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SEO Tips for WordPress Blogs

SEO Tips for WordPress BlogsSEO (Search Engine Optimization) is what drives traffic to your site. WordPress is a SEO-friendly platform, but you can easily make mistakes if you are not careful. What should you watch out for?

SEO Tips: What To Look For

Duplicate Information

Duplicate information can come about in two flavors. You can either have duplicate pages on your site, or you can duplicate page titles. Duplicate information is bad because it dilutes the value that search engines associate with each piece of information.

Duplicate pages come about by always assigning the same categories or tags to given topic. Such as tags you created for “iphone” and “ipad” and always used than when you talk about iOS from Apple. Some people are going to link to your tags for “iphone” while others link to “ipad”. If you had just one tag covering both then people would only be able to link to the one page. Having one valuable page is worth more than having two somewhat valuable pages. Additionally, Google applies a penalty for sites with a lot of duplicate content.

Before anyone brings it up, yes, you can also have duplicate content when the same page from is accessible in the following way:

  • www.example.com
  • example.com
  • example.com/index.php
  • www.example.com/index.php

But you can solve those SEO issues by permanent redirects, canonical tags, proper linking. Nor do they have much to do with WordPress, but are general points for SEO.

Duplicate Title Tags/Meta Descriptions

Duplicate Title tags are a special form of duplicate information. These can occur if your author, archive, category, or tag sections span multiple pages but do not include a qualifier such as “Page 2” in the URL. Duplicate title tags may result in content being caught in a search engine’s filter. I will provide instructions on how your WordPress theme can accomplish this in our next section.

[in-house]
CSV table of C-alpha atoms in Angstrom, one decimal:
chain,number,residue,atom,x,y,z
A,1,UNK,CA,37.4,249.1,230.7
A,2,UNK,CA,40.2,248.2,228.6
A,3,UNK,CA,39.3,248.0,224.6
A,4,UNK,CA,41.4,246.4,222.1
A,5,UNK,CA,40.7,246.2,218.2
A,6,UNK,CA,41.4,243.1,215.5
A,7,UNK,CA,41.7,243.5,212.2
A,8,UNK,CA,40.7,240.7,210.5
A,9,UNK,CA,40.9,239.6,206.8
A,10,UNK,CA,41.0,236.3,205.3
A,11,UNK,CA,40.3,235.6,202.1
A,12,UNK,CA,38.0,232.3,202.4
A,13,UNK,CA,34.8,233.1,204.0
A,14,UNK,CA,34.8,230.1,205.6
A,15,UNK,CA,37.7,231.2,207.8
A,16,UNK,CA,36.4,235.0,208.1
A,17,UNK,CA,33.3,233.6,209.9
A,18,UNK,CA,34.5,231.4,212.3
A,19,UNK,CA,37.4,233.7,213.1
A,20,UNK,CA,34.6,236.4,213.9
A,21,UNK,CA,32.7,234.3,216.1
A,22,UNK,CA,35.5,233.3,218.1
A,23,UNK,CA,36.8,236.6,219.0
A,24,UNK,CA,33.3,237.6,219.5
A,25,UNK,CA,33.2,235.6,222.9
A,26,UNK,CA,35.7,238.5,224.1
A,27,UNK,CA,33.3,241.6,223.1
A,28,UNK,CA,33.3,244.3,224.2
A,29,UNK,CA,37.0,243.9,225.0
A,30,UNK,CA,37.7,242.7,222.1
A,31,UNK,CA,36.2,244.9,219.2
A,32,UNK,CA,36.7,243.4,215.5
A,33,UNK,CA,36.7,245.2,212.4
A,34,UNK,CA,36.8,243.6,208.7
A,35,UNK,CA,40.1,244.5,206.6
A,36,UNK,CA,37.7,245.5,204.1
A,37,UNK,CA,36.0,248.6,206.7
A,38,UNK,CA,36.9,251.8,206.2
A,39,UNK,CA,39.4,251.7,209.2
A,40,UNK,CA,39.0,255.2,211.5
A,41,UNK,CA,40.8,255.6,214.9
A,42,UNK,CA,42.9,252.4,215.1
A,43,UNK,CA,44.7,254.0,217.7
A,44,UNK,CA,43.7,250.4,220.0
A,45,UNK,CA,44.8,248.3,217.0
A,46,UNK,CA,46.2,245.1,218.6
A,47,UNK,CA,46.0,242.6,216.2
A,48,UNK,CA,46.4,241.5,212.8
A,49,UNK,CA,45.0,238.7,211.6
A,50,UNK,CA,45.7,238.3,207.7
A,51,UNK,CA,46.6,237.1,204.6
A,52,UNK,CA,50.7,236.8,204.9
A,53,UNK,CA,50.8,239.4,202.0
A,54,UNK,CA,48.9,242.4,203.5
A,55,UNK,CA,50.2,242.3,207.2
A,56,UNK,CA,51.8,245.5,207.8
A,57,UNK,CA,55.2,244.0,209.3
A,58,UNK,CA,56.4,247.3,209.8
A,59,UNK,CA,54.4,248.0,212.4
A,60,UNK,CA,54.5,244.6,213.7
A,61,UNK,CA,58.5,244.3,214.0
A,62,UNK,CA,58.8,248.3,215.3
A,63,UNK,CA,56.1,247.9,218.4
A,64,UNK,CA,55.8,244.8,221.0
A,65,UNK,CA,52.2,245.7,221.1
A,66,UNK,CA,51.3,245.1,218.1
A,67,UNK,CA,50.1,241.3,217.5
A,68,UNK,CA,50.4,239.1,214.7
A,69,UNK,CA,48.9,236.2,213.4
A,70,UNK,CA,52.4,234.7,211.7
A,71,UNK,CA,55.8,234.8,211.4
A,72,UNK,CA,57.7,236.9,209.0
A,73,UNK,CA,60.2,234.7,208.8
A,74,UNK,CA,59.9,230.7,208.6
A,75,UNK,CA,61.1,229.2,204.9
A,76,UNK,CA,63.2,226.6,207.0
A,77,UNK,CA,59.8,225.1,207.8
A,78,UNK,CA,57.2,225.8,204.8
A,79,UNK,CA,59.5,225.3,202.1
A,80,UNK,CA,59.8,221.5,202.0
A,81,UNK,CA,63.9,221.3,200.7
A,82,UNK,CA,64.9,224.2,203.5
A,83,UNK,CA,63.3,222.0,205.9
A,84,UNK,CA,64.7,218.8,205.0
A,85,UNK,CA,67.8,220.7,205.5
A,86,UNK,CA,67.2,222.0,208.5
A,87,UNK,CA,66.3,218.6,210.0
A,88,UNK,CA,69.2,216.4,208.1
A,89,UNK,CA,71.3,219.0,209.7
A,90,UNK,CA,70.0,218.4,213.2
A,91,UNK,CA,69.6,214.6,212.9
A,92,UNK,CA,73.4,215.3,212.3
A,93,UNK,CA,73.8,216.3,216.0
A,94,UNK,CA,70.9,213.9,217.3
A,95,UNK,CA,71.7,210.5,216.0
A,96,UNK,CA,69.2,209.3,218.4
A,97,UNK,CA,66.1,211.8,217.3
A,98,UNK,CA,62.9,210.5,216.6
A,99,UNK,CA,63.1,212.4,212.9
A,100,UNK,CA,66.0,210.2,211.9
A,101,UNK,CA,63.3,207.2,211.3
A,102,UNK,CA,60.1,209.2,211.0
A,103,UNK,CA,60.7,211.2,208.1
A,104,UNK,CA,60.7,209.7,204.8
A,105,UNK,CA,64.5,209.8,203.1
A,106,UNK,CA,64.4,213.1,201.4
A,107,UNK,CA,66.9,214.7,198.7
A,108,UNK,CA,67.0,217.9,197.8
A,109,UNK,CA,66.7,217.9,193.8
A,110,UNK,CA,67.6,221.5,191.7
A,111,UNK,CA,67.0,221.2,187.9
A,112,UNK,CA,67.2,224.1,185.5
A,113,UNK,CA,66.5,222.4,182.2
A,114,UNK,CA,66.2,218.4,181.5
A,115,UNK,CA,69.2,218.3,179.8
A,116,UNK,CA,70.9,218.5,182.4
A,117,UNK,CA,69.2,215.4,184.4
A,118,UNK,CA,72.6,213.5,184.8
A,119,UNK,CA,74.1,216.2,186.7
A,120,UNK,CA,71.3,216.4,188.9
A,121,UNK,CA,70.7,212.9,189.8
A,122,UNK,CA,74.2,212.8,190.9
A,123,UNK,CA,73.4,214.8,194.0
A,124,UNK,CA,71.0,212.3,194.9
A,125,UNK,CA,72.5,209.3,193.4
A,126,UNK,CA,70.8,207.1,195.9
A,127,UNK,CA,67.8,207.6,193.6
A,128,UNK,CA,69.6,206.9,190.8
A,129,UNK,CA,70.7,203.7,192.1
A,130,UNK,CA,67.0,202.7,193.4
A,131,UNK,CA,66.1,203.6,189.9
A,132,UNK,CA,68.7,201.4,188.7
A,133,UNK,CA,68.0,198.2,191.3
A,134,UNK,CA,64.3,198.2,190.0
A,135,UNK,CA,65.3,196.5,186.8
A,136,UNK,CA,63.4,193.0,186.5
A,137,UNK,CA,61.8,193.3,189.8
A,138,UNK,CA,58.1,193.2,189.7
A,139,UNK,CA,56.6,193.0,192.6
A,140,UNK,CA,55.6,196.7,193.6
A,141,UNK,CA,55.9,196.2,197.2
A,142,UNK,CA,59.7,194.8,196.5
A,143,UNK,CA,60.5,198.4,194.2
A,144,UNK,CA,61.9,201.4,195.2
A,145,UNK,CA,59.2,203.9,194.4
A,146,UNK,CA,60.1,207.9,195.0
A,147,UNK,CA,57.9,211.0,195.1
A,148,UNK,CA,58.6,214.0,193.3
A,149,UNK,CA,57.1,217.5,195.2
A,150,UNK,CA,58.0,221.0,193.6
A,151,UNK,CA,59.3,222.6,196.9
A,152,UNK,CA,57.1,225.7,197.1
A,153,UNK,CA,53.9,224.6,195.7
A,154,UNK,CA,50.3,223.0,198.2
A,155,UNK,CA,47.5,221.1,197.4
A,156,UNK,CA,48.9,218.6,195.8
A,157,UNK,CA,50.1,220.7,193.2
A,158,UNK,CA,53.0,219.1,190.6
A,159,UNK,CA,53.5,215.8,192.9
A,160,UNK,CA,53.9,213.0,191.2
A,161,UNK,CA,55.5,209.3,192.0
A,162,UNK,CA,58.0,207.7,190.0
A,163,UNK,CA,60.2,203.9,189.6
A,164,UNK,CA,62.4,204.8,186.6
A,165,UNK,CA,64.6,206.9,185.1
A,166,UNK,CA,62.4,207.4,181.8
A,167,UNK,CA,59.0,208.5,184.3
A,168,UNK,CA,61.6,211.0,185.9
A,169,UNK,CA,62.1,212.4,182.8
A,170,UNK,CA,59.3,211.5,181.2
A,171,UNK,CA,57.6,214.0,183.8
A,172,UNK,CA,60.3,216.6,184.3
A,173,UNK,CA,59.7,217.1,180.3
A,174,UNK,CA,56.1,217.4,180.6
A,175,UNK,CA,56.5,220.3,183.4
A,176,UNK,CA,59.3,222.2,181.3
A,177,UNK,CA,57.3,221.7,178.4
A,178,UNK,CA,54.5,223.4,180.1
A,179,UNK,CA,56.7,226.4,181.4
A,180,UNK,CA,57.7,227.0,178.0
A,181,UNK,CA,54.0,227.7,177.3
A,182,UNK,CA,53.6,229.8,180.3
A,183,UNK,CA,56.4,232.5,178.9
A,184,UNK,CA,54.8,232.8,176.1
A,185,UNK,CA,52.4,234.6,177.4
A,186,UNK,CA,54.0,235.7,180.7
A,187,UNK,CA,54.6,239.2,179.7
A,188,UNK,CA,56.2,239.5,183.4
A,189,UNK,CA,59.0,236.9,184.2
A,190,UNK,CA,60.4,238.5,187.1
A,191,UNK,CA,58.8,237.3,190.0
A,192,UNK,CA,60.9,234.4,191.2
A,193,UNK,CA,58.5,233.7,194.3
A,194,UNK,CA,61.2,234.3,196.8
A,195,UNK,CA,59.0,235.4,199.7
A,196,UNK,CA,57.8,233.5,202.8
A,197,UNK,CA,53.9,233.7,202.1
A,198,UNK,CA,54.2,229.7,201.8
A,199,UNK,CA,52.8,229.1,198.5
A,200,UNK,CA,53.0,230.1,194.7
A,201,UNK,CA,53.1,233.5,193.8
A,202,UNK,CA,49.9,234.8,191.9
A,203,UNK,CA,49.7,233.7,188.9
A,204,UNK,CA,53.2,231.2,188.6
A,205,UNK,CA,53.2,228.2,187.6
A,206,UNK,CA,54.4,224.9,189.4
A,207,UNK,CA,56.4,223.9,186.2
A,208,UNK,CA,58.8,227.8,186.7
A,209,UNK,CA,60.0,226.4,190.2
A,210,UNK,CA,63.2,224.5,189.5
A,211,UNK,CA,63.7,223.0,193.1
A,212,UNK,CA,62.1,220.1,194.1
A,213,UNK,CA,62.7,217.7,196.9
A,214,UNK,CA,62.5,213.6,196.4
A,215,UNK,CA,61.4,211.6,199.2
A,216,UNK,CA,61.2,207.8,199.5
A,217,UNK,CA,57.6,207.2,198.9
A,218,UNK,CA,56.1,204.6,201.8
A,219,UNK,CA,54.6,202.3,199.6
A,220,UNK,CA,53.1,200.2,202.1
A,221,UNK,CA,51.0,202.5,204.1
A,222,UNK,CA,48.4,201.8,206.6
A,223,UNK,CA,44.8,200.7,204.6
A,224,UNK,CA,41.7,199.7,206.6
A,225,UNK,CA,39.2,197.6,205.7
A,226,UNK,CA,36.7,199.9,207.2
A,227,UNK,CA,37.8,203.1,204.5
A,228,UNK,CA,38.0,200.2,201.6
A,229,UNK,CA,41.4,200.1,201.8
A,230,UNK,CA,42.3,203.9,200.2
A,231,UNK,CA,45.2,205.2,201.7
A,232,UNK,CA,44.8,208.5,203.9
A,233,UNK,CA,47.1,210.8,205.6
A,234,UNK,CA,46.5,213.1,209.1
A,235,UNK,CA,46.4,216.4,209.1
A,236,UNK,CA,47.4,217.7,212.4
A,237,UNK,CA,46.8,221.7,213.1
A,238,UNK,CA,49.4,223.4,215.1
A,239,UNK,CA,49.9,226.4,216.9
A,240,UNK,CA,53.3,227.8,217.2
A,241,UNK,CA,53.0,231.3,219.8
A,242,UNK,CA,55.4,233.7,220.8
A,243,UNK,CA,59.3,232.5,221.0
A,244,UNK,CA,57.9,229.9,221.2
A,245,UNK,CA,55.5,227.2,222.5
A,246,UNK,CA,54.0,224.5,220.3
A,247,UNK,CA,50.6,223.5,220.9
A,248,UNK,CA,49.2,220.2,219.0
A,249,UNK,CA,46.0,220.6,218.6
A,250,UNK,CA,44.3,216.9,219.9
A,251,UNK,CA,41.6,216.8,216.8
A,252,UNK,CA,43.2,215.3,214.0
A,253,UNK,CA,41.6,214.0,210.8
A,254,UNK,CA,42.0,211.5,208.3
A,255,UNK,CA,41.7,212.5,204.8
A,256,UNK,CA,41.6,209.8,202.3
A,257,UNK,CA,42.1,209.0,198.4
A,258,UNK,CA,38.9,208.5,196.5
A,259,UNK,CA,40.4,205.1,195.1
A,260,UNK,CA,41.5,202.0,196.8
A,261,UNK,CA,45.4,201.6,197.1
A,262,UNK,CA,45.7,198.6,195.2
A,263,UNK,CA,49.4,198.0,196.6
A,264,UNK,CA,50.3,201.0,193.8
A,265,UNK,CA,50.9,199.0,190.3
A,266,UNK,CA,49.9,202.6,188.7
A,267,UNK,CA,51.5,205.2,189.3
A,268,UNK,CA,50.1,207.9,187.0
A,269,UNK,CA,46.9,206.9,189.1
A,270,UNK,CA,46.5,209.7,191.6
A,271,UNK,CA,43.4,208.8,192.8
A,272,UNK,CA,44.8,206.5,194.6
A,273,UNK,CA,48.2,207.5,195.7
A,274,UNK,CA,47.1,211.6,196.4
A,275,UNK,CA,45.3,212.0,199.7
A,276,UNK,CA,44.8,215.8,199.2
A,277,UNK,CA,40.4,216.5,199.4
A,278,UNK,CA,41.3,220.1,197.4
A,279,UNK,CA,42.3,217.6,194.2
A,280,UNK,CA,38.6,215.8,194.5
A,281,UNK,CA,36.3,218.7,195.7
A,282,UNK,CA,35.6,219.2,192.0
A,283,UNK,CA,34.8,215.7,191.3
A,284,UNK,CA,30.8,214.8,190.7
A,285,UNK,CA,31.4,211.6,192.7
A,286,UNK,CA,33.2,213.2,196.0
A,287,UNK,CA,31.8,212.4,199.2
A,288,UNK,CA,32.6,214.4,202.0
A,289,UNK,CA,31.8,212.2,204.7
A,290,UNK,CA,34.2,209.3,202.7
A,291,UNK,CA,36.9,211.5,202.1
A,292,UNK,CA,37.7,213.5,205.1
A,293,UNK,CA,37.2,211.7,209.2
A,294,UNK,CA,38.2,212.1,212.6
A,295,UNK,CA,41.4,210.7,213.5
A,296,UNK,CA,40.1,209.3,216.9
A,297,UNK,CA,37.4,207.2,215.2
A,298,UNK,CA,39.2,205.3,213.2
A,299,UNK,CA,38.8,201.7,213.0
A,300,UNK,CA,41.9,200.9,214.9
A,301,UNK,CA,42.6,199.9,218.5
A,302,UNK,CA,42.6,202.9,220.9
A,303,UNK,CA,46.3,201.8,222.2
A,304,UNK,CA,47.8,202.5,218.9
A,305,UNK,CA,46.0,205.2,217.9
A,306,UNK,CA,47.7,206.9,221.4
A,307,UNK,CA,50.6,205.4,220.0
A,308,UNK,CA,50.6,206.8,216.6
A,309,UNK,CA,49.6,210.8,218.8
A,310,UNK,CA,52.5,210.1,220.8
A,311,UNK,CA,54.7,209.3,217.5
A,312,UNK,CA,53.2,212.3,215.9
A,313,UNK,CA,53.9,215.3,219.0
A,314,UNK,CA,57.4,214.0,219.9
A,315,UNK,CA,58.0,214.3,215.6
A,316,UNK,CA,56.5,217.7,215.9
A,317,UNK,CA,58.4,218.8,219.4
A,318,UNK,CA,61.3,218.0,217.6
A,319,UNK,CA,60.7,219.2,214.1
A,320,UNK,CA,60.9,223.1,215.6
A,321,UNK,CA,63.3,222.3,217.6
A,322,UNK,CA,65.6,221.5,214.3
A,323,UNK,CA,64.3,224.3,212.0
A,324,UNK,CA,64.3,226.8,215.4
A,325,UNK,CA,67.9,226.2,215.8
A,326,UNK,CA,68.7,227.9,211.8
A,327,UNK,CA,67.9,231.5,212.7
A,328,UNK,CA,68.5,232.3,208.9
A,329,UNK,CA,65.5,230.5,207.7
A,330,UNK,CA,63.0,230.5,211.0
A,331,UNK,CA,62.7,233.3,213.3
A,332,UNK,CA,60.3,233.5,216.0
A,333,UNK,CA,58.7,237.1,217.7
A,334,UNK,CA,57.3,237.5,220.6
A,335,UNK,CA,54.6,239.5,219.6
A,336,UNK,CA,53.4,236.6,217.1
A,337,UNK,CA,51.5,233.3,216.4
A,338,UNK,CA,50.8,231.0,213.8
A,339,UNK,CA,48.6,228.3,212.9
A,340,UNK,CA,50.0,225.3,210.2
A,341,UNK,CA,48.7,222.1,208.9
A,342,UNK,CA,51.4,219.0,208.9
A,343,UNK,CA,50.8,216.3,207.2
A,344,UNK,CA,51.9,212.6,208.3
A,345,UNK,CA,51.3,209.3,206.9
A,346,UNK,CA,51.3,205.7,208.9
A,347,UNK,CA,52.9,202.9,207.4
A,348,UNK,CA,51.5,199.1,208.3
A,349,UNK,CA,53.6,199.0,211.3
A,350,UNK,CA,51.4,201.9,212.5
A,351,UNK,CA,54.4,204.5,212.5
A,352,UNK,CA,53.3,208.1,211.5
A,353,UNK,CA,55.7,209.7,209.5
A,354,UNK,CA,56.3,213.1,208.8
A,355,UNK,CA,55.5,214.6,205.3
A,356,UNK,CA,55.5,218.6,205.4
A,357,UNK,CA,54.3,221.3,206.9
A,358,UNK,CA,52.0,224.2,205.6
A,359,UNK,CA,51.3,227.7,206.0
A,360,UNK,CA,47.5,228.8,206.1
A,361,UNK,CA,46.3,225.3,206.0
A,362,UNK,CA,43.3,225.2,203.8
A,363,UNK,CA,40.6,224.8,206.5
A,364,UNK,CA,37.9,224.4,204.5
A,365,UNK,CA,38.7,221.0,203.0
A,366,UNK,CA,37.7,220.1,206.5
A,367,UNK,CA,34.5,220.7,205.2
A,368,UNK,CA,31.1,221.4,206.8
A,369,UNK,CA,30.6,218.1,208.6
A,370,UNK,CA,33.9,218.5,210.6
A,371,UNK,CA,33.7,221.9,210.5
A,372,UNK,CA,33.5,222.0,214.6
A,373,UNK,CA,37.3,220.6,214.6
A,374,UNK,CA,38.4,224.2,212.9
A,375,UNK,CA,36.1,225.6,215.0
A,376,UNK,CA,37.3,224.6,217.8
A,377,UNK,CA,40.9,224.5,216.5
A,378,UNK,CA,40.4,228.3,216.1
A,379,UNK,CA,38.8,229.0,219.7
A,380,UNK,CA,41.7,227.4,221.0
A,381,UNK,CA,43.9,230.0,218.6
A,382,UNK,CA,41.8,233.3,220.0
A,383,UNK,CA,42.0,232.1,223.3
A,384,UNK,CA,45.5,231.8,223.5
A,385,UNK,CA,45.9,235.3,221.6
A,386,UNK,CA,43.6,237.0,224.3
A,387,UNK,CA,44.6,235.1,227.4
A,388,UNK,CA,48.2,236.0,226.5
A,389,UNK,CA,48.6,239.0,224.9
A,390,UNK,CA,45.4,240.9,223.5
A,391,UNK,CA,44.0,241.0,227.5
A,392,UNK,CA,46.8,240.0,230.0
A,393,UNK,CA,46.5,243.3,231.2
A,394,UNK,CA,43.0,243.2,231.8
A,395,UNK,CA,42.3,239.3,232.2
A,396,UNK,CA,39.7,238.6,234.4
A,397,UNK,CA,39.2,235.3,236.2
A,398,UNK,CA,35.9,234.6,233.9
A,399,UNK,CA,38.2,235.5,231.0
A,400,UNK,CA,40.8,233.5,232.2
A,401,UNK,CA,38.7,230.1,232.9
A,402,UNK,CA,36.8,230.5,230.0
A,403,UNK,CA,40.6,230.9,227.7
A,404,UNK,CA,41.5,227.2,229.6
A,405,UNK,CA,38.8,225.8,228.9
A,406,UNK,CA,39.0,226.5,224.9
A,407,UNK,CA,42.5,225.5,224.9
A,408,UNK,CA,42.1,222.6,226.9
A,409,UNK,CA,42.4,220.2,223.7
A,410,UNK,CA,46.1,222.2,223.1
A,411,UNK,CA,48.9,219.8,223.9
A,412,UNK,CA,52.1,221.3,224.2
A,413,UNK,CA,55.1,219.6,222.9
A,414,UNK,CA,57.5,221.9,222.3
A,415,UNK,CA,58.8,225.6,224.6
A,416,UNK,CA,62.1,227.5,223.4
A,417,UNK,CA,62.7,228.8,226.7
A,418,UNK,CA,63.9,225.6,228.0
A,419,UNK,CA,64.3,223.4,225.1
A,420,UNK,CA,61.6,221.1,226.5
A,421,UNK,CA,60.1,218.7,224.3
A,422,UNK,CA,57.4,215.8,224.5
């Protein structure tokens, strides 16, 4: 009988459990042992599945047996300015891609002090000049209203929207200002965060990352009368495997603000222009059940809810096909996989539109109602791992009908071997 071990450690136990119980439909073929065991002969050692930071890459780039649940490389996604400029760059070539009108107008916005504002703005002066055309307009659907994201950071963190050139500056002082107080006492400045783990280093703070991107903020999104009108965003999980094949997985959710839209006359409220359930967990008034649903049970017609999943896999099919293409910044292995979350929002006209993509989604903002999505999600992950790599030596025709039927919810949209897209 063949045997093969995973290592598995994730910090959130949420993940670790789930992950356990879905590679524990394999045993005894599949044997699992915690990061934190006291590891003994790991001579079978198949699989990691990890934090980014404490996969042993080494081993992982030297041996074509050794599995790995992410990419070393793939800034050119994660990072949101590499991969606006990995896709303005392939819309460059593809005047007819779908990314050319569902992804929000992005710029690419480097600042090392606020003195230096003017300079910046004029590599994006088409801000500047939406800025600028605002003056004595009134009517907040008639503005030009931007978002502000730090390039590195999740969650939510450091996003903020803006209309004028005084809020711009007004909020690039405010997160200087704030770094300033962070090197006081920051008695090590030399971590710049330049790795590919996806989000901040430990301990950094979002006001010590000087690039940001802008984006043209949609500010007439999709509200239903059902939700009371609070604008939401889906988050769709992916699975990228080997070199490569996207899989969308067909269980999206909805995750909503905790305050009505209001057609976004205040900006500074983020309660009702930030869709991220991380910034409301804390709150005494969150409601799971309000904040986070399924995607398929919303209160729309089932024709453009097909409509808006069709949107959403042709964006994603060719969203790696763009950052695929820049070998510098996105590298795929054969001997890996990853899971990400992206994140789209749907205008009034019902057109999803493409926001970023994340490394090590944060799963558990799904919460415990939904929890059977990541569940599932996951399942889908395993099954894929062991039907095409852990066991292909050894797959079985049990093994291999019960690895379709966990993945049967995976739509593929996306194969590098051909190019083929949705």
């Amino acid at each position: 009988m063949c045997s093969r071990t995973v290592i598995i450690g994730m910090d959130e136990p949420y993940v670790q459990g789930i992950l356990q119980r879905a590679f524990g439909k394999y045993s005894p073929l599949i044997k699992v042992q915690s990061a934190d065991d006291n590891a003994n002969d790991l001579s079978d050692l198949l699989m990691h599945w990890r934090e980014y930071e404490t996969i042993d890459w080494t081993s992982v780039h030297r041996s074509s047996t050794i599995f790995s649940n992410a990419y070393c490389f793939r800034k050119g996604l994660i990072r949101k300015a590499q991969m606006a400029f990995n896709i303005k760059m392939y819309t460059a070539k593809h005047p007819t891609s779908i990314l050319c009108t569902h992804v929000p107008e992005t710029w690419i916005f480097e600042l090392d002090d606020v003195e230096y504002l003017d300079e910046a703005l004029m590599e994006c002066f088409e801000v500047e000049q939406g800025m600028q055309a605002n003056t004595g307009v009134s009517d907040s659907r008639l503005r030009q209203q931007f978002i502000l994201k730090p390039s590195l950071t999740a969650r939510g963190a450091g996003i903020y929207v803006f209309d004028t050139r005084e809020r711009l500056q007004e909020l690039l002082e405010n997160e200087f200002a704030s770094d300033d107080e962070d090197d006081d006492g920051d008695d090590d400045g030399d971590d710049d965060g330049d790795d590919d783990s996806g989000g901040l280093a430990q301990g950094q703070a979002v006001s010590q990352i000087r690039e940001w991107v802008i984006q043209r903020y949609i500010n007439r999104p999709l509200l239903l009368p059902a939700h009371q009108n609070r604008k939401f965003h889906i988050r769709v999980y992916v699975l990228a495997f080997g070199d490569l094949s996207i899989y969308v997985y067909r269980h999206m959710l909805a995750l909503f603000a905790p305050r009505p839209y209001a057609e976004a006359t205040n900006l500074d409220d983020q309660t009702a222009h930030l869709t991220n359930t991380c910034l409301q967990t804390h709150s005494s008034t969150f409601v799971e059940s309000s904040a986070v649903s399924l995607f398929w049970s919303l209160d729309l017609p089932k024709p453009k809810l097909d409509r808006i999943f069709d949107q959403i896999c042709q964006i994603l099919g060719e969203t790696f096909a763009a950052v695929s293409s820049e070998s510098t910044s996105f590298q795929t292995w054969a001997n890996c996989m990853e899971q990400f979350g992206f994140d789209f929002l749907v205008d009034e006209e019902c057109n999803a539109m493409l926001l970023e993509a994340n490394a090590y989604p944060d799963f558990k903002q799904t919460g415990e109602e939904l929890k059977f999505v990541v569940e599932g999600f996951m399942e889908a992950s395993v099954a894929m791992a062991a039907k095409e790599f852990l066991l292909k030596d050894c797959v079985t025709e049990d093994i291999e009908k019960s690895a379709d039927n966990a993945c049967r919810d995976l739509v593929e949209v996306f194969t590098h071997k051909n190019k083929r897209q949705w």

Empty Meta Descriptions

Meta descriptions may not apply to rankings any longer, but they are an important tool in SEO none the less. Meta description tags are the text is displayed below a link on the SERP (Search Engine Results Page), and it is also used by social media sites such as Facebook, Google+, and LinkedIn when you share a page. It is relatively easy to assign a meta description in WordPress with plugins such as WordPress SEO by Yoast, but pages such as your tag results page. You can correct this with the following PHP code in the header.php at some point that is still within your <head> tags.

    if (is_tag()) {
        echo 'sprintf( __( ' %s' ), max( $paged, $page ) );
        } else {
            echo '1';
        }
        echo ' of posts tagged as \'' . single_tag_title( '', false ) . '\' from ';
        bloginfo('name');
        echo '" />';
    }

This will result in the meta description of Page [x] of posts tagged as ‘[tag]’ from [blog name]. Not the greatest description, but it’s something.

You could similar code on your author, category, etc. PHP files as well to lessen duplicate content issues for them. Again, as an example for the tag page:

Page = 2 || $page >= 2) {             echo sprintf( __( ‘ %s’, ‘sbb’ ), max( $paged, $page ) );         } else {             echo ‘1’;         }         echo ‘ of posts tagged as \” . single_tag_title( ”, false ) . ‘\’ from ‘;         bloginfo(‘name’);?>.

Long URLs / Long Titles

Search engines such as Google only display the first 70 characters from a title tag. Anything longer will have the an ellipsis (…) displayed on the SERP so it is best to keep things short so that users know the whole content.

Long URLs can become problematic for sharing on social media sites because they can get chopped off. Using a standard permalink structure like /[blog_date]/[page_title]/ that has a short enough title tag will mitigate this problem.

Too Many on Page Links

100 pages is the maximum amount links that you should have on a page. If you are displaying links to your categories and your tags on your archive/category/tag/author pages than you are likely to exceed this limit. Consider limiting those links to only appear on the blog entry page. Those links are relevant since the user could be interested in more information on the topic. It’s rare that a user will care about other links to that category when browsing the archive page, so why include it? Just include the links on pages where it is relevant.

I hope these SEO tips proved useful for you and see yourself climbing up the page on Google’s SERP.

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About

Brian is the Director of Development and Social Media for Brand Builder Websites where he oversees the development, strategy, and goals for our software development. He is also a huge fan of Android.
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